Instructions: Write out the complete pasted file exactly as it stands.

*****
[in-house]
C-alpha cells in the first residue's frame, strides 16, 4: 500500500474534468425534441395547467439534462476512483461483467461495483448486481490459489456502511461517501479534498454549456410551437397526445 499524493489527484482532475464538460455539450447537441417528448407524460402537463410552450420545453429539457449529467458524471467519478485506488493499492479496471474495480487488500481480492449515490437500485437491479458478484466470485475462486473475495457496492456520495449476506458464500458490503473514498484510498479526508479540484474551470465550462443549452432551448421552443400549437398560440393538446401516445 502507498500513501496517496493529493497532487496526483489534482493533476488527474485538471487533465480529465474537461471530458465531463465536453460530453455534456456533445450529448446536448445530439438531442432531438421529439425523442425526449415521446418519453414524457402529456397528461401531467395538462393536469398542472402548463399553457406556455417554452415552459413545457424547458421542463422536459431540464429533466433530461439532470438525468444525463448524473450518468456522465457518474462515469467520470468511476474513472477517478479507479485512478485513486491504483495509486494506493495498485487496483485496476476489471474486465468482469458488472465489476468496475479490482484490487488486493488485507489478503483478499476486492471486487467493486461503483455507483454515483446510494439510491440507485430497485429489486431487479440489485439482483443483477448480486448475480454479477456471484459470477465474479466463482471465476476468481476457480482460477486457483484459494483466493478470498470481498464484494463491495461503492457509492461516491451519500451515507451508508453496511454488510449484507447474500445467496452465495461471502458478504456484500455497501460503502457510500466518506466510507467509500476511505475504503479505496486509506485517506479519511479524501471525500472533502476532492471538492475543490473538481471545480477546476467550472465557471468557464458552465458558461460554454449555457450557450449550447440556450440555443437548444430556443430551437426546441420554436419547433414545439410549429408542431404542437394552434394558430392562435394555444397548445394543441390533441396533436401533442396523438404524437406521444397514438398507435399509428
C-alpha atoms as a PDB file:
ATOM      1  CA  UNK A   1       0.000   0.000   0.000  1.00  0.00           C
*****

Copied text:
[in-house]
C-alpha cells in the first residue's frame, strides 16, 4: 500500500474534468425534441395547467439534462476512483461483467461495483448486481490459489456502511461517501479534498454549456410551437397526445 499524493489527484482532475464538460455539450447537441417528448407524460402537463410552450420545453429539457449529467458524471467519478485506488493499492479496471474495480487488500481480492449515490437500485437491479458478484466470485475462486473475495457496492456520495449476506458464500458490503473514498484510498479526508479540484474551470465550462443549452432551448421552443400549437398560440393538446401516445 502507498500513501496517496493529493497532487496526483489534482493533476488527474485538471487533465480529465474537461471530458465531463465536453460530453455534456456533445450529448446536448445530439438531442432531438421529439425523442425526449415521446418519453414524457402529456397528461401531467395538462393536469398542472402548463399553457406556455417554452415552459413545457424547458421542463422536459431540464429533466433530461439532470438525468444525463448524473450518468456522465457518474462515469467520470468511476474513472477517478479507479485512478485513486491504483495509486494506493495498485487496483485496476476489471474486465468482469458488472465489476468496475479490482484490487488486493488485507489478503483478499476486492471486487467493486461503483455507483454515483446510494439510491440507485430497485429489486431487479440489485439482483443483477448480486448475480454479477456471484459470477465474479466463482471465476476468481476457480482460477486457483484459494483466493478470498470481498464484494463491495461503492457509492461516491451519500451515507451508508453496511454488510449484507447474500445467496452465495461471502458478504456484500455497501460503502457510500466518506466510507467509500476511505475504503479505496486509506485517506479519511479524501471525500472533502476532492471538492475543490473538481471545480477546476467550472465557471468557464458552465458558461460554454449555457450557450449550447440556450440555443437548444430556443430551437426546441420554436419547433414545439410549429408542431404542437394552434394558430392562435394555444397548445394543441390533441396533436401533442396523438404524437406521444397514438398507435399509428
C-alpha atoms as a PDB file:
ATOM      1  CA  UNK A   1       0.000   0.000   0.000  1.00  0.00           C